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Am J Psychiatry 2007;164:A56-A56. doi:10.1176/appi.ajp.164.5.A56
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According to an analysis by Thase et al. (p. 739) from the Sequenced Treatment Alternatives to Relieve Depression (STAR*D) study, outcomes for cognitive therapy as a second-step treatment, as augmentation or as an alternative to medication, were equivalent to those for medication. Patients who discontinued citalopram in the first treatment phase were randomly assigned to a different treatment or to citalopram plus an additional treatment. Cognitive therapy was received by 100 patients, either alone or combined with citalopram. Although cognitive therapy produced remission more slowly than medication, side effects were fewer. Random assignment in this STAR*D level was based on each patient’s treatment preferences, and only 26% of the patients accepted cognitive therapy as an option. Wisniewski et al. (p. 753) found that acceptance increased with greater education and with a family history of a mood disorder. Patients with panic disorder were less likely to accept cognitive therapy. Finding the minimum frequency of interpersonal psychotherapy needed to maintain remission in women with recurrent depression was the goal of Frank et al. (p. 761). Surprisingly, one session per month was just as effective for maintenance treatment as weekly or twice-monthly sessions. A difference in recurrence was found, however, between women who had received only psychotherapy before remission (26%) and those who had required addition of an antidepressant (50%). For patients hospitalized with severe depression, adding intensive psychotherapy to drug treatment produced a 70% response rate, compared to 51% for a group treated with medication plus intensive clinical management. In addition, Schramm et al. (p. 768) found that the rates of sustained response 12 months later were 67% and 36%, respectively. The higher rates were achieved with interpersonal psychotherapy, which focuses on interpersonal life events and social roles. These findings are reviewed in an editorial by Dr. Myrna Weissman on p. 693.

Depressed patients who responded to venlafaxine and those who responded to cognitive behavior therapy showed both similarities and differences in their changes in brain metabolism. Kennedy et al. (CME, p. 778) report that over 16 weeks, responders to both treatments had reductions in several prefrontal regions. However, the two groups differed in other brain areas. Increases in the anterior cingulate with cognitive therapy and decreases in subgenual cingulate with velafaxine replicate an earlier report that compared cognitive therapy with paroxetine. Dr. Mary Phillips discusses these findings in an editorial on p. 697.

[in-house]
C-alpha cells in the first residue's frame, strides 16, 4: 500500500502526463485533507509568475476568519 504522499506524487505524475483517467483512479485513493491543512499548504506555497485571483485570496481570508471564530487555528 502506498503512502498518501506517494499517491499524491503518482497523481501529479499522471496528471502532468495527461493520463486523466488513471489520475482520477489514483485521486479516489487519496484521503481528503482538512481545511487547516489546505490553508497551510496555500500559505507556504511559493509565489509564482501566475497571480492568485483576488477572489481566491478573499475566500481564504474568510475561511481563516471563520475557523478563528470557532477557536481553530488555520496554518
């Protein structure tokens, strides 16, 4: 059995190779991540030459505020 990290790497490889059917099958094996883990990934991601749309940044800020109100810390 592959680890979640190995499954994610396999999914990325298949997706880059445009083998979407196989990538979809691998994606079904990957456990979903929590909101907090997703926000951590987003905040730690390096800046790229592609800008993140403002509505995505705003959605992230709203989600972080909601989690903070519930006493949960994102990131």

Buprenorphine’s advantages over methadone for treating heroin dependence include both its lower risk of overdose and its approval for office-based use. It is not effective for all patients, however. Kakko et al. (CME, p. 797) describe a flexible program that began with a standard dose of a buprenorphine/naloxone combination and allowed dose increases and, if necessary, a switch to methadone. Of 37 patients, 17 took buprenorphine throughout and 20 required a switch to methadone. The 6-month completion rate was 77%, compared to 79% for a group receiving conventional methadone maintenance. Proportions of drug-free urine samples were also similar. Dr. Kathleen Brady comments in an editorial on p. 702.

Two studies identified the heritability of neurophysiological and neurocognitive deficits with schizophrenia as potential endophenotypes for future genetic studies. A twin study by Hall et al. (p. 804) identified two aspects of EEG evoked responses—P50 inhibition and P300 amplitude—that share substantial genetic influences with schizophrenia. The effects of environment were not significant. In a multigenerational study of families with multiple cases of schizophrenia, Gur et al. (p. 813) found several measures of memory, mental processing, and attention that were genetically linked to schizophrenia. For some measures, patients could perform the mental tasks, but they required substantially more time to do so. Dr. David Braff et al. discuss these findings in an editorial on p. 705.




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